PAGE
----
Until recently, my career had been in the print industry. I was comfortable and knowledgeable in the traditional ink-on-paper world. I even liked the smell of a freshly inked press sheet.
But the sad reality that the printing industry was changing (and somewhat fading) was too hard to ignore. I went from being 100 percent focused on print production to spending just a few hours a day on it. I started dabbling in unfamiliar territory: digital marketing. The big question loomed: could I survive this change at this stage of my career?
I made the switch and officially became a digital strategy associate. The learning curve was steep. Terms such as impressions, CPM, CPC, and A/B testing were being lobbed at me, causing me to stop each time and figure out what everyone was talking about. There were a few moments where I wondered — what have I done? But all things come with time and patience, and now those once mystifying concepts make sense.
Changing careers and reinventing yourself is scary, but it’s a good kind of scary. I’m better because I’ve pushed myself to try something new. And it sure beats the alternative of being left behind. Through this evolution in my career, I’ve learned some major lessons.
1. It doesn’t hurt to ask.
Asking questions isn’t a sign of weakness, it’s a sign of engagement. Too often we’re afraid to reveal that we don’t know something. We don’t want to look uninformed. I had no choice — I needed to learn, and fast. I’m grateful to my co-workers for helping me grow and will pay the favor forward. I’ve discovered that people are eager to help, you just have to give them the opportunity.
2. It’s the same concepts, just with a new vocabulary.
Basic marketing concepts and customer service principles still apply to digital, they’re just executed (and described) differently. I’ve worked in printing for both print companies and marketing firms. That knowledge has carried over well to digital; I just had to learn the language. Professional skills transfer too. Before, I found success because I committed to understanding clients’ needs, worked with a sense of urgency and had a trained eye for detail. Those qualities still matter to my work today.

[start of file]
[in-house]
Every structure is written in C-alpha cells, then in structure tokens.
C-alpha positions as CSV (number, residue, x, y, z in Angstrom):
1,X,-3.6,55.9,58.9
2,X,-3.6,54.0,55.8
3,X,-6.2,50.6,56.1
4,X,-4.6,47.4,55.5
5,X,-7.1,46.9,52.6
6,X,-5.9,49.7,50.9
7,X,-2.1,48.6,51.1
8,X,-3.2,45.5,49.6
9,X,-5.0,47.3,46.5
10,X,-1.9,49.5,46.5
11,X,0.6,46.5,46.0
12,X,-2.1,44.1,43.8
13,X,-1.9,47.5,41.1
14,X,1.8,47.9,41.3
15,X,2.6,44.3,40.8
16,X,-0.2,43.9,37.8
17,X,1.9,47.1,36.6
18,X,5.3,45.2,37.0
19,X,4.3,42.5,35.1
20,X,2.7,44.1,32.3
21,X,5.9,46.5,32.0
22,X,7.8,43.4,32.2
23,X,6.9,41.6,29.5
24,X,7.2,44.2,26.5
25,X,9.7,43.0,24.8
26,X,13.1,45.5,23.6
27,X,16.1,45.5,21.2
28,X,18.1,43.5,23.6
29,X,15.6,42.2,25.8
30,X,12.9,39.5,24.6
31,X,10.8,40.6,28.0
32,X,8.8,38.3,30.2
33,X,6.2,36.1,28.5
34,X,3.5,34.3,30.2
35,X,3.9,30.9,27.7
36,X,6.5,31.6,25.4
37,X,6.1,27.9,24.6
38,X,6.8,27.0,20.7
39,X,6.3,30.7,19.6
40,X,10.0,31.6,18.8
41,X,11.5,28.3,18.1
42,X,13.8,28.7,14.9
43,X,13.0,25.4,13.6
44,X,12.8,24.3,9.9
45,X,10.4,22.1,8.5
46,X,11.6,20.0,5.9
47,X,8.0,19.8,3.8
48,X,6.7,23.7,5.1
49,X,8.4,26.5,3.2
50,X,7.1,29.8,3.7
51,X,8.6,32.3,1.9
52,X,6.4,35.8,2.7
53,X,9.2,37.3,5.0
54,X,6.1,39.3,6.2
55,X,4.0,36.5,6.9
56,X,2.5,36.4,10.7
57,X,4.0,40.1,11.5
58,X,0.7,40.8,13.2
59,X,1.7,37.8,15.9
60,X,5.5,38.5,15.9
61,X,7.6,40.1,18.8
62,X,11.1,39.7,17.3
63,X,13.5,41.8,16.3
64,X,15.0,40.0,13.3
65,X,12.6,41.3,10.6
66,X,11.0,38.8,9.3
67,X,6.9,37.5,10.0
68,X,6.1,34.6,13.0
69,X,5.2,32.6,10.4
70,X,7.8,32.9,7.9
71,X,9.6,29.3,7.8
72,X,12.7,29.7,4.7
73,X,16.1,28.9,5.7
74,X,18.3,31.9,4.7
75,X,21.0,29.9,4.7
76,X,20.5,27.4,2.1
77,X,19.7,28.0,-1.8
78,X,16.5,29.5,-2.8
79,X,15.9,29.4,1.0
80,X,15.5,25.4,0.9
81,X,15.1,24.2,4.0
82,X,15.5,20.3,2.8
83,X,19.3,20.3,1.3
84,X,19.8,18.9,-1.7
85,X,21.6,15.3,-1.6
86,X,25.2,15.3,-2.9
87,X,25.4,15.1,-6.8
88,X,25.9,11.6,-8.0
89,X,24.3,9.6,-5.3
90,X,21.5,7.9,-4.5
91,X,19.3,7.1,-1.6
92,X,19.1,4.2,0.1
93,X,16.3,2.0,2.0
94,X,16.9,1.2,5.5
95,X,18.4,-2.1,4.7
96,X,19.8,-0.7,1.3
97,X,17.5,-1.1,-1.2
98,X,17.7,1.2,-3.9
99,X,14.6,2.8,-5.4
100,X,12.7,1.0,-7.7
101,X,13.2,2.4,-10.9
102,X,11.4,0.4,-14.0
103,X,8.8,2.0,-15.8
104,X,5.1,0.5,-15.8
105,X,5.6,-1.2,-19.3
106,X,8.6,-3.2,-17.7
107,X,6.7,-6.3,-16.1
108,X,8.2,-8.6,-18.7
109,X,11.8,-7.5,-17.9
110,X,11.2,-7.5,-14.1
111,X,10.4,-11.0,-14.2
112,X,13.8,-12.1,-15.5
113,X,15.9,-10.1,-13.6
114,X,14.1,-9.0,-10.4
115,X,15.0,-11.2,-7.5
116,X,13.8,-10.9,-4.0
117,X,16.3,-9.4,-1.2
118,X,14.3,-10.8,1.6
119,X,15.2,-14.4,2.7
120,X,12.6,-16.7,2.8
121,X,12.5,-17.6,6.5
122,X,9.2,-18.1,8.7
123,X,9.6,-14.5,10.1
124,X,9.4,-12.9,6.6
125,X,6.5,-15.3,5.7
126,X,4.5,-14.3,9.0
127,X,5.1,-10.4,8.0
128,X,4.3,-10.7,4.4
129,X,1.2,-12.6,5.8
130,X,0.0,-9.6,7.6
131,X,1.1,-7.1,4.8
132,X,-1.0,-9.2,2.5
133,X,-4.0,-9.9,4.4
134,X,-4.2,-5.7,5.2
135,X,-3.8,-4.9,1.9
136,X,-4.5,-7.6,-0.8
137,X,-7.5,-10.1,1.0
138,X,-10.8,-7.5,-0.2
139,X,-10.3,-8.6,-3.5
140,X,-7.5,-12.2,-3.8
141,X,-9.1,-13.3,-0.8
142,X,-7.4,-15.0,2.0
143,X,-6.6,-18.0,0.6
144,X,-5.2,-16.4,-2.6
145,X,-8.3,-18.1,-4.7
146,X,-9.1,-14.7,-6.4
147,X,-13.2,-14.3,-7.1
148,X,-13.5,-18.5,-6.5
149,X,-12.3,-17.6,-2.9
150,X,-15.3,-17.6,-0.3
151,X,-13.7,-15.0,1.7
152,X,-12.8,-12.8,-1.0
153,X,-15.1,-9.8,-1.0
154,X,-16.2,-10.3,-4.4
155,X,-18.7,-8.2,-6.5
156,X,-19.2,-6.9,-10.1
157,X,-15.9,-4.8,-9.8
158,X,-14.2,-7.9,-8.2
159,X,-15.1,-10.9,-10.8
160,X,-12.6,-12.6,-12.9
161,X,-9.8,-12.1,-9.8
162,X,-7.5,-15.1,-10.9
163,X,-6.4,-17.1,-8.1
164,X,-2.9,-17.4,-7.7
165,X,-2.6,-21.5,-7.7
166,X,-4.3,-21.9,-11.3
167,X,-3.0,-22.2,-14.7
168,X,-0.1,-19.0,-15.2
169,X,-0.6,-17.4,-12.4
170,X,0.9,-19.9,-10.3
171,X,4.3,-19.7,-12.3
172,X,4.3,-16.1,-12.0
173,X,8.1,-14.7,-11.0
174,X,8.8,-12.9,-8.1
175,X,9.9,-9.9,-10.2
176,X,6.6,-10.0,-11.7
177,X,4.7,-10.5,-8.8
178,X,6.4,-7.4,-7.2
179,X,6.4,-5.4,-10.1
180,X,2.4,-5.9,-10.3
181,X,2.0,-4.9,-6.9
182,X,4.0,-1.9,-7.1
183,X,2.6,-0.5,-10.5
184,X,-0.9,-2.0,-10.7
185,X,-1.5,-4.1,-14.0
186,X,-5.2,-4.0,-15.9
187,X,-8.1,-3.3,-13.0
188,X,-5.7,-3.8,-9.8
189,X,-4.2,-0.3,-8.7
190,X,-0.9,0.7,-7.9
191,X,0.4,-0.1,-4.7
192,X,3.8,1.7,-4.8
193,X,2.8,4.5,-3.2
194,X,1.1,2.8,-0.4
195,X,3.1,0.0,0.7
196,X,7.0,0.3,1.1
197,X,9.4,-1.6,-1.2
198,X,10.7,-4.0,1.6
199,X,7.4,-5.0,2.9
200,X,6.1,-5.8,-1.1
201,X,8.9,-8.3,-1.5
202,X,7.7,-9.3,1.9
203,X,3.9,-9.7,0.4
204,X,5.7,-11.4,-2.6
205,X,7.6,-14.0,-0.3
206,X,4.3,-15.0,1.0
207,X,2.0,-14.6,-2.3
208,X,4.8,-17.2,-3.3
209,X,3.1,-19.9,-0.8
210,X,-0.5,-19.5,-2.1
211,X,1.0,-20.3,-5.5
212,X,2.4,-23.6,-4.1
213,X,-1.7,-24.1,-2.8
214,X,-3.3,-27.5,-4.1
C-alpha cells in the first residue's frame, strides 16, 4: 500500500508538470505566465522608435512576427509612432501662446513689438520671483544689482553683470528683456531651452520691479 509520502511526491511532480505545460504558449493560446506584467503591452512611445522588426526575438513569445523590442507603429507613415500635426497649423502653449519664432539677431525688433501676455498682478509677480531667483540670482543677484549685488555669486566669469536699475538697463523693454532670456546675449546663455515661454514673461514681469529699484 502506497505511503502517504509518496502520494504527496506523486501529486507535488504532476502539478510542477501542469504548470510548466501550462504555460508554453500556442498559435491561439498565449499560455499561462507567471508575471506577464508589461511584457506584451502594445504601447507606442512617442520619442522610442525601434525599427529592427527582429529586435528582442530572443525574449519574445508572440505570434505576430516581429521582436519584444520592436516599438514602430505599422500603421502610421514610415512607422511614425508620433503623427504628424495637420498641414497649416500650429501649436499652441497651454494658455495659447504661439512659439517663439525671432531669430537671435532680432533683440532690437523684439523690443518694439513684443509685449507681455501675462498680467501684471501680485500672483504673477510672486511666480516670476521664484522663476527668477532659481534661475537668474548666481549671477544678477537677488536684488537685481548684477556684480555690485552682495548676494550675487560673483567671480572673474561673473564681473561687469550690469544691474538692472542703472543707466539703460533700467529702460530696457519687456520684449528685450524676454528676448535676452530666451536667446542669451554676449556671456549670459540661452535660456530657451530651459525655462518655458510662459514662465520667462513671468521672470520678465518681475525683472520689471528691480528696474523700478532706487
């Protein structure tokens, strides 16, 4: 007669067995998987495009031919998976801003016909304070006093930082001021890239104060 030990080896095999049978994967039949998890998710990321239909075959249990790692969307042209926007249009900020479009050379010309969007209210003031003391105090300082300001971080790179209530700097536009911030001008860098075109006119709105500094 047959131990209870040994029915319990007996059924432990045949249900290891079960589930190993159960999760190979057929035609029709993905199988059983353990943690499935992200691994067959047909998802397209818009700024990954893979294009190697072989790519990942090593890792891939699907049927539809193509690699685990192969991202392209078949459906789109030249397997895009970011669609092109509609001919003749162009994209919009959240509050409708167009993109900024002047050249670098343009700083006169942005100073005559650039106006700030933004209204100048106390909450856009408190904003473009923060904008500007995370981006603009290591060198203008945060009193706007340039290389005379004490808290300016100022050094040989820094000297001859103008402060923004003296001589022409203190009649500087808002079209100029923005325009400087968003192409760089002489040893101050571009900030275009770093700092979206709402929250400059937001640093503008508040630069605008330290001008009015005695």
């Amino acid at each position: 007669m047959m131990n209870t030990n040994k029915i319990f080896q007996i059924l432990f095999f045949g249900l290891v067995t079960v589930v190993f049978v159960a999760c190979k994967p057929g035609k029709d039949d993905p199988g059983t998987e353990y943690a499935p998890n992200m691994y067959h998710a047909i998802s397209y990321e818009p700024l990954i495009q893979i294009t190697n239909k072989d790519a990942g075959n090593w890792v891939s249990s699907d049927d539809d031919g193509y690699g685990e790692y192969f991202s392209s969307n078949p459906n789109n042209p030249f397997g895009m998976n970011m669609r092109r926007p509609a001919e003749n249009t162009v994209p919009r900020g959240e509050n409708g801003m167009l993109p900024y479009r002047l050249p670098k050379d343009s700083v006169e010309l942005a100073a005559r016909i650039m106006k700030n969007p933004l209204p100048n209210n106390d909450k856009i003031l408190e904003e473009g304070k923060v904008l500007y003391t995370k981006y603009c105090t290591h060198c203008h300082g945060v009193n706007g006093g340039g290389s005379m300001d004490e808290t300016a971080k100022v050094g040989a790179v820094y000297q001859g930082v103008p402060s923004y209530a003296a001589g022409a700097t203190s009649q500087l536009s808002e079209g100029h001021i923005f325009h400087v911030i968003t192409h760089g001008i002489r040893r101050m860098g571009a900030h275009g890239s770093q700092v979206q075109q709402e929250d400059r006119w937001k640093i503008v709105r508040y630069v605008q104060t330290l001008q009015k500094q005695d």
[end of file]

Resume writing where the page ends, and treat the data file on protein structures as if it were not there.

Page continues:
3. Digital requires constant learning. For everyone.
Digital is constantly changing and evolving. I may be a latecomer to digital marketing, but digital makes novices out of all of us. Online communities are always growing, shrinking or abandoning one platform for another. New apps and trends pop up all the time. That’s what makes digital so exciting. There are new ways that marketers can leverage digital to reach their audiences, but it requires constant diligence (for all of us!) to stay current.
4. Unlike print, digital lets marketers be flexible.
With print, you work within a finite set of rules. You can’t change a print project halfway through unless you’re willing to spend more money and time. Digital allows for testing and optimization. The ad isn’t performing as hoped? Mix it up and change directions creatively. Digital allows marketers the freedom to experiment to find what works, and it’s an incredibly fascinating and effective way to work.
5. Change wakes you up.
Reinventing yourself is an undertaking, but one well worth it. Even the little changes breathe new life into you. I’ve traded an office up north for a warehouse downtown. I wear a backpack now, since my laptop has become an extension of my hands. As a dad, I’ve been reflecting on what it means to embrace change. Two of my sons are in college and one is finishing his first year of law school. I hope they can learn from my example that your career can evolve as you do. The important thing is to get out there and try.
Going digital brought interesting projects and people my way. I look forward to seeing where this job takes me, and how my professional change can bring value and insight to the clients I work with daily. Digital is ever-changing, and it offers endless possibilities for the future.
But I do still miss the smell of ink.